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620 Columbia Street in Hudson, New York, the future location of Marina Abramovic’s Center for the Preservation of Performance Art (Photo:OMA)

Marina Abramovic, the reigning champion of high-endurance performance art, announced last week that she would be gutting a former cinema-turned-tennis club in Hudson, New York, and converting it into her very own performance palace. With the help of Rem Koolhaas’s Office of Metropolitan Architecture (OMA), Abramovic’s planned Center for the Preservation of Performance Art could well act as that catalyst that truly transforms the upstate New York town into a first-rank art destination.


Janelle Zara
Blouin ArtInfo

The opening scene from “The Biography Remix”, 2004, directed by Michael Laub

In her 40 years as a performance artist, Marina Abramovic has been no stranger to drama. Yet she has said that she isn’t interested in theatre, because it is too fake. The hardships she creates for herself—cutting a five-pointed star into her abdomen, scrubbing bloody cow bones for hours, fasting for weeks, or sitting in a public arena without moving or speaking for 60 days straight—may not be scripted and rehearsed, but their completion can be as cathartic as Greek tragedy. What’s more, she performs these tasks before audiences who want to be entertained.

On 9 July, when The Life and Death of Marina Abramovic premieres at the 2011 Manchester International Festival, they are likely to get a blockbuster. Always in full control of each moment in her own performances, this time the Serbian-born artist will perform a theatre work created—at her request—by someone else.


Linda Yablonsky
The Art Newspaper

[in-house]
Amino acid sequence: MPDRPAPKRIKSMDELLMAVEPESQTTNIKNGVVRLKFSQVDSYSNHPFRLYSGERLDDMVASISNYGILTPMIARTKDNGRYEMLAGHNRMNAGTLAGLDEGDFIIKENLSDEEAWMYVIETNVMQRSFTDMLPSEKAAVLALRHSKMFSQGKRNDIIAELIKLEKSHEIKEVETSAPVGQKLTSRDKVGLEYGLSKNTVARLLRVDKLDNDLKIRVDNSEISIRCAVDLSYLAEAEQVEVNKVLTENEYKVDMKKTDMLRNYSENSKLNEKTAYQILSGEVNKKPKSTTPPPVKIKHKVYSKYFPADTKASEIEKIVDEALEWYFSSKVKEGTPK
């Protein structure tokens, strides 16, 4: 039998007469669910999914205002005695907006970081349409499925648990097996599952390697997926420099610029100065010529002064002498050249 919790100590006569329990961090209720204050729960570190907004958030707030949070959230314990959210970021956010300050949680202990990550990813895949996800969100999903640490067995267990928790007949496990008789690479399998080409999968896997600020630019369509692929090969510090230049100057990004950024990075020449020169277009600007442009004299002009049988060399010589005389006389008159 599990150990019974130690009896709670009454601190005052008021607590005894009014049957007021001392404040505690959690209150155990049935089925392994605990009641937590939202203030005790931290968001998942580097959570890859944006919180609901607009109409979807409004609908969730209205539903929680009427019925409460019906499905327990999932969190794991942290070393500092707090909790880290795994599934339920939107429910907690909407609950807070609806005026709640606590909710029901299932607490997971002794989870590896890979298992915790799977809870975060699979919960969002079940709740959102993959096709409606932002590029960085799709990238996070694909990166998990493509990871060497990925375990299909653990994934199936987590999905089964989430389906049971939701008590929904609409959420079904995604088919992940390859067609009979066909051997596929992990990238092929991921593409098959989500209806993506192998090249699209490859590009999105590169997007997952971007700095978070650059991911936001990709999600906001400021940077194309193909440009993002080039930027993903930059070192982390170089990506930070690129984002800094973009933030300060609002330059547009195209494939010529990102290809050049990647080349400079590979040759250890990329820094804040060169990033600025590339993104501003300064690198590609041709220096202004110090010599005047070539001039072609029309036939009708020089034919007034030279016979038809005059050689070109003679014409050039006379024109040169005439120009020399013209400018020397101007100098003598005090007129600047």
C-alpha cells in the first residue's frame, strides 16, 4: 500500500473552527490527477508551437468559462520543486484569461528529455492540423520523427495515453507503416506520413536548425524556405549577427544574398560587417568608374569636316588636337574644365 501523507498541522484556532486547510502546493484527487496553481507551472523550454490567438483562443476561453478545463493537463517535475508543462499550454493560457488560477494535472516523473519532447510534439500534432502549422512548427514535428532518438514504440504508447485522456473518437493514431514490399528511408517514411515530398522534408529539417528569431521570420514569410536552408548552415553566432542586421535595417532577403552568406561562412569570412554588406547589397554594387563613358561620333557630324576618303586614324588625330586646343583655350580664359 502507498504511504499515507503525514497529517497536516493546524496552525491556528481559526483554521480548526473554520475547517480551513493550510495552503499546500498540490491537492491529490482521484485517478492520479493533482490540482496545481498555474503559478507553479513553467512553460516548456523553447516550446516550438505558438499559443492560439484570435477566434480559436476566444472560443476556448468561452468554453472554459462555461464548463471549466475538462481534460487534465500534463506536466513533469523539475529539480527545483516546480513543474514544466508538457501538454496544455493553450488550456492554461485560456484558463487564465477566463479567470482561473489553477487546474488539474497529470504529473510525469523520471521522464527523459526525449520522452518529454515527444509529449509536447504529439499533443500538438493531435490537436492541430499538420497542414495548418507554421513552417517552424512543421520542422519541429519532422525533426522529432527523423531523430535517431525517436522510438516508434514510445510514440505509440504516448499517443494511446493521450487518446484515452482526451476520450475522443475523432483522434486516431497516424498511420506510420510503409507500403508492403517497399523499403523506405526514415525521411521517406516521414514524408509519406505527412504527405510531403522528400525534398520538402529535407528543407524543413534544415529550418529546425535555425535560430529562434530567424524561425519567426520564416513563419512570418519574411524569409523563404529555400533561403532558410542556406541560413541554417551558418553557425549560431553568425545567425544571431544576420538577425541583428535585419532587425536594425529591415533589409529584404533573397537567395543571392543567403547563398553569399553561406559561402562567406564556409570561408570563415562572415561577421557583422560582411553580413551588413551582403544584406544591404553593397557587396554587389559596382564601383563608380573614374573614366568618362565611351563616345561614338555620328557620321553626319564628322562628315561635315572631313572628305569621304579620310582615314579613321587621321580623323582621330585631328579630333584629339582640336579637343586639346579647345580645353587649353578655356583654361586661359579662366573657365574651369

(Photographs by Marco Anelli)

Performance art, as currently practiced, emerged as an avant garde movement in the 1960s and ’70s, and some of its features made it difficult to visualize how it might make the transition from galleries and public spaces to the more institutional environment of the museum.

For one thing, the medium of the artist is his or her own body, sometimes nude or engaged in highly dangerous circumstances. Pictures of nude bodies doing dangerous things raise no such obstacles in a museum space, but performance art itself is real in all dimensions. Before it can be translated and presented in a museum, a number of problems, both practical and philosophical, must be worked out.


Arthur C. Danto
New York Times

Marina Abramovic and Ulay, “Relation in Time,” 1977. Still from 16mm film transferred to video. (Photo: Marina Abramovic, Sean Kelly Gallery/Artists Rights Society (ARS), New York)

Caught in the ambient glow of overhead light fixtures, two figures sit staring at each other across a table. One of the figures is dressed in a long, flowing red gown reminiscent of clerical wear. The other is weeping inconsolably. For a moment, the world is theatrically halted, slowed to the pulse of dual heartbeats. Looking away quickly from the reverie on display, one acknowledges the frame: the cameras and the awaiting queue to the shrine in the Museum of Modern Art’s atrium, where Marina Abramovic is sitting for 716 hours and 30 minutes for her new durational work, The Artist is Present, as members of the public take turns courting her — and challenging her — with their gaze.

The already notorious performance is part of the first full-scale retrospective of a performance artist ever organized at MoMA, spanning four decades of Abramovic’s prolific and demanding practice, from her early ‘70s conceptual and sometimes death-defying “Rhythm” works through her collaborations with former partner and lover Ulay to Seven Easy Pieces, her 2005 Guggenheim restaging of seminal performance works by Joseph Beuys, Vito Acconci, and herself. Interspersed throughout the exhibit are reproduced versions of Abramovic’s key works, presented by a host of often naked people she has trained to perform her work.


Mark Beasley

For her first major museum retrospective, veteran performance artist Marina Abramovic will spend more than three months in the Museum of Modern Art’s large second floor atrium sitting at a small table.

For hours a day she will sit in silence, while visitors can take an empty chair across the table from her and become part of the performance. “The title of the exhibition is ‘The Artist is Present’. I wanted to take this literally and make my presence visible during the entire presentation,” Abramovic told The Art Newspaper a month before the show’s opening.

Abramovic is known for her physically and mentally demanding work, such as when she spent 12 days living on public display in Sean Kelly Gallery for The House with the Ocean View, 2002, and this performance is no different.


Art Newspaper